Skip to main content

Ideas in Progress Newsletter

An Institute for Humane Studies Newsletter

Picking Up the Broken Pieces

In a popular piece for The Atlantic, Jonathan Haidt muses that the proliferation of social media has debased discourse and weakened core elements of our democratic institutions. Haidt, a social psychologist at New York University, cites Martin Gurri, Jonathan Rauch, and the late economist Steven Horwitz in claiming that “American politics is getting ever more ridiculous and dysfunctional not because Americans are getting less intelligent. The problem is structural. Thanks to enhanced-virality social media, dissent is published within many of our institutions, which means that bad ideas get elevated into official policy.” Social media, he argues, is fueling the triumph of bad ideas over the good ones. He offers some approaches to address these problems: “We must harden democratic institutions so that they can withstand chronic anger and mistrust, reform social media so that it becomes less socially corrosive, and better prepare the next generation for democratic citizenship in this new age.”

Read Jonathan Haidt’s article in The Atlantic

Free Speech Hypocrisy

As the Republican outcry intensifies against the perceived inappropriateness of classroom instruction in public schools, various efforts have been taken to ensure that teachers are restricted from practicing certain kinds of speech. According to David French, a columnist for the Atlantic and past IHS speaker, the Republican Party has evolved. He explains, “From a party focused on individual liberty and limits on government power to a party that more fully embraces government control of the economy and morality, it is reversing many of its previous stances on free speech in public universities, in public education, and in private corporations. Driven by a combination of partisan animosity and public fear, it is embracing the tactics that it once opposed.” The outgrowth of “education gag orders,” along with other restrictions imposed by states like Florida on various institutions, violates a core tenet of liberalism, one that conservatives were fond of championing in years past. “Censorship is inconsistent with American pluralism. Speech codes and book bans undermine one of the core purposes of American education.” He goes on to write that “we send our kids to school not just to learn reading, writing, and arithmetic, but to learn how to be citizens in a liberal democracy, and a core value of that democracy is a commitment to free speech — for me and for thee.”

Read David French’s article in The Atlantic

Making Space for Dissent

The debate over race-based questions in public school rages on, but to no avail. In his recent op-ed for The Wall Street Journal, David Bernstein, founder of the Jewish Institute for Liberal Values, addresses the need to expand the ideological menu available to students so they can make up their own minds. “I want my high-school-age children to learn about the history of this country, including the ‘1619’ version,” Bernstein says. “I want them to understand America’s legacy of race and racism, chattel slavery, Reconstruction, Jim Crow and red lining … But students like my son should also be exposed to more than one opinion on why there are still racial disparities in America. There’s no shortage of rigorous scholarship on the matter.” What would this mean? Bernstein proposes that “students could read Ibram X. Kendi’s bestseller ‘How to Be an Antiracist’ alongside one of the many articles or books by writers like Messrs. [Glenn] Loury, [John] McWhorter, and [Orlando] Patterson.” A true education, he claims, “means exposing them to ideas that some on the right want banned and other ideas that some on the left actively demonize.”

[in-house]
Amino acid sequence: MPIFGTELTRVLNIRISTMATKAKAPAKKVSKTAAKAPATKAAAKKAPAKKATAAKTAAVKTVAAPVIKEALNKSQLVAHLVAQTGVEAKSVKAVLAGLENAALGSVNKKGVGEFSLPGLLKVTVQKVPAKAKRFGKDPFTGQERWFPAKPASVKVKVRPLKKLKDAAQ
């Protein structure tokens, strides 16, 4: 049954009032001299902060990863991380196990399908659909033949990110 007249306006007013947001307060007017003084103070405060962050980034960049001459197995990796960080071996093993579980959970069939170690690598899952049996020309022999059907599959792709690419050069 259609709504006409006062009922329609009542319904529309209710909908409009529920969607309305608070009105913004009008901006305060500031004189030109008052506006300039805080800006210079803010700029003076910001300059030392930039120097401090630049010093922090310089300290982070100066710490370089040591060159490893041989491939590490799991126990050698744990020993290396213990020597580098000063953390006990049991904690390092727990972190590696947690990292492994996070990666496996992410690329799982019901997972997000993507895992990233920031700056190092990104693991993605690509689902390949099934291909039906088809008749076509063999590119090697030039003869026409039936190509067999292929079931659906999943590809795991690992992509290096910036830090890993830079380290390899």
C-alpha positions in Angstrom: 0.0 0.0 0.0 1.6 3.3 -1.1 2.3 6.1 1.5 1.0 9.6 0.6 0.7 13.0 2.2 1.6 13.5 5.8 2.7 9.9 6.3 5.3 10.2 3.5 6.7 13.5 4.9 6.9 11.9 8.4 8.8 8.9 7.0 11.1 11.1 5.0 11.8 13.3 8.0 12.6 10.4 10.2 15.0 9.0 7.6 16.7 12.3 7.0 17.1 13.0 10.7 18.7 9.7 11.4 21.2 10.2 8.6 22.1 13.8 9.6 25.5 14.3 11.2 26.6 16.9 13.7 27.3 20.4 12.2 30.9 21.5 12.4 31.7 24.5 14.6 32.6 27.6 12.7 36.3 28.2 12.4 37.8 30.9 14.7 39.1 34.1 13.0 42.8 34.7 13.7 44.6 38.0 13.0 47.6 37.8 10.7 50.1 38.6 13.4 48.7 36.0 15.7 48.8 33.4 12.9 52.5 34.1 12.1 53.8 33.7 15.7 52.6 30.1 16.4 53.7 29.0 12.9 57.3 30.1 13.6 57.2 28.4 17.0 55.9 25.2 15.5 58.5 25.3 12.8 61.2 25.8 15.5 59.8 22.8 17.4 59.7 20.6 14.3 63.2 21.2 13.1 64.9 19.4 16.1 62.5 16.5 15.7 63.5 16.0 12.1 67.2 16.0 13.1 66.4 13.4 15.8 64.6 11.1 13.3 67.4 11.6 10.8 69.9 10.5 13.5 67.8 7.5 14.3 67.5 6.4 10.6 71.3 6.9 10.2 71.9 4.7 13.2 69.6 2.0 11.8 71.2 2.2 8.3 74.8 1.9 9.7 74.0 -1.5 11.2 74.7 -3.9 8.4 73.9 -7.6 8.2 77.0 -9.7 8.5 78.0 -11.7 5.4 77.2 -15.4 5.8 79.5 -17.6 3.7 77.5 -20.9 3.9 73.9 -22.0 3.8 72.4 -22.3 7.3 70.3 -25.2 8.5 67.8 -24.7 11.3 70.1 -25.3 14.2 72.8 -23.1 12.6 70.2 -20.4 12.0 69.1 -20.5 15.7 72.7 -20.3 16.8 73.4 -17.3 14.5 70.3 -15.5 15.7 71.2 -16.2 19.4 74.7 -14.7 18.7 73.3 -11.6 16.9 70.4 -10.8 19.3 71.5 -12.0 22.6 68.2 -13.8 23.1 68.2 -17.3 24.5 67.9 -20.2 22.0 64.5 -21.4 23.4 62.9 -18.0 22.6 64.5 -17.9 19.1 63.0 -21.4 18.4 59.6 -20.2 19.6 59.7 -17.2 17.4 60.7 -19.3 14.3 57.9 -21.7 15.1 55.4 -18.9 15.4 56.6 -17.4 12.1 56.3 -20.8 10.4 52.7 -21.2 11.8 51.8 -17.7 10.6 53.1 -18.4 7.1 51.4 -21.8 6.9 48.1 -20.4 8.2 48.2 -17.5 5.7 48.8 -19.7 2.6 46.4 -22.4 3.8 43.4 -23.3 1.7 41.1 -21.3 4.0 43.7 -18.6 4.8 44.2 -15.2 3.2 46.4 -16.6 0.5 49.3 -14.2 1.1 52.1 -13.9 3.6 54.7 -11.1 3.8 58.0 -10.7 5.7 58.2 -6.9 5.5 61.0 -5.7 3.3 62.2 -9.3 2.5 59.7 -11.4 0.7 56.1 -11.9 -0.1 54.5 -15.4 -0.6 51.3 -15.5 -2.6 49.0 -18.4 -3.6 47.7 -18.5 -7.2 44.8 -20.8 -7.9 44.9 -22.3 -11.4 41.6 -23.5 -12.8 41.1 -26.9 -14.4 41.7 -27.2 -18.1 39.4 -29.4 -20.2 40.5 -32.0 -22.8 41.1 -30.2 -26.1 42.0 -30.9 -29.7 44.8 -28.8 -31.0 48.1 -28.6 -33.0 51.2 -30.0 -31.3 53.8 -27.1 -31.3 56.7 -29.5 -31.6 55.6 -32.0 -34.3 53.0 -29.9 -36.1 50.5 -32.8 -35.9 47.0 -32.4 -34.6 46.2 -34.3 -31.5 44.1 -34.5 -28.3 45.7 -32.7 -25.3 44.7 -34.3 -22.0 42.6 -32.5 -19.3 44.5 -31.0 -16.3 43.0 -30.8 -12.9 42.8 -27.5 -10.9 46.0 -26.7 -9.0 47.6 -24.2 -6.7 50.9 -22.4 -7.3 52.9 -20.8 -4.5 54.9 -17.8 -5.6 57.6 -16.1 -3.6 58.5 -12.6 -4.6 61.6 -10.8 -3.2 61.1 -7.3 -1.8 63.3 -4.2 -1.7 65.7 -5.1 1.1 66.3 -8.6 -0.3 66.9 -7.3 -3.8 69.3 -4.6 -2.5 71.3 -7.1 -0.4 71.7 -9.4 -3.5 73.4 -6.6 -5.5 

Read David Bernstein’s op-ed in The Wall Street Journal


Rethinking Nuclear Armageddon

“Once the category of ‘unthinkable’ weapons is created, it is expanded so much that it loses its credibility,” Tyler Cowen writes in his Bloomberg column. “Politicians tend to spend down the reputational capital that their predecessors built up.” In this piece, Cowen argues that what is needed is a new nuclear deterrence doctrine that considers current events and the frosty relationships between powers. He paints a grim forecast: “The ongoing evolution of both nuclear and conventional weapons further blurs the distinction between the two and undercuts the notion that nuclear weapons are somehow special … As the Cold War recedes from memory, that trend is likely to continue.” Awakening from our post-Cold War complacency is the only path forward, Cowen asserts. “Any doctrine of nuclear deterrence is set in a particular political and social context and is relative to a particular set of expectations. As it turns out, each generation needs to reinvent successful nuclear deterrence for itself.”

Read Tyler Cowen’s op-ed in Bloomberg

Popular with Our Audience

Facebook Twitter YouTube LinkedIn

Here is the timeline for our application process:

  1. Apply for a position 
  2. An HR team member will review your application submission  
  3. If selected for consideration, you will speak with a recruiter 
  4. If your experience and skills match the role, you will interview with the hiring manager
  5. If you are a potential fit for the position, you will interview with additional staff members
  6. If you are the candidate chosen, we will extend a job offer


All candidates will be notified regarding the status of their application within two to three weeks of submission. As new positions often become available, we encourage you to visit our site frequently for additional opportunities that align with your interests and skills.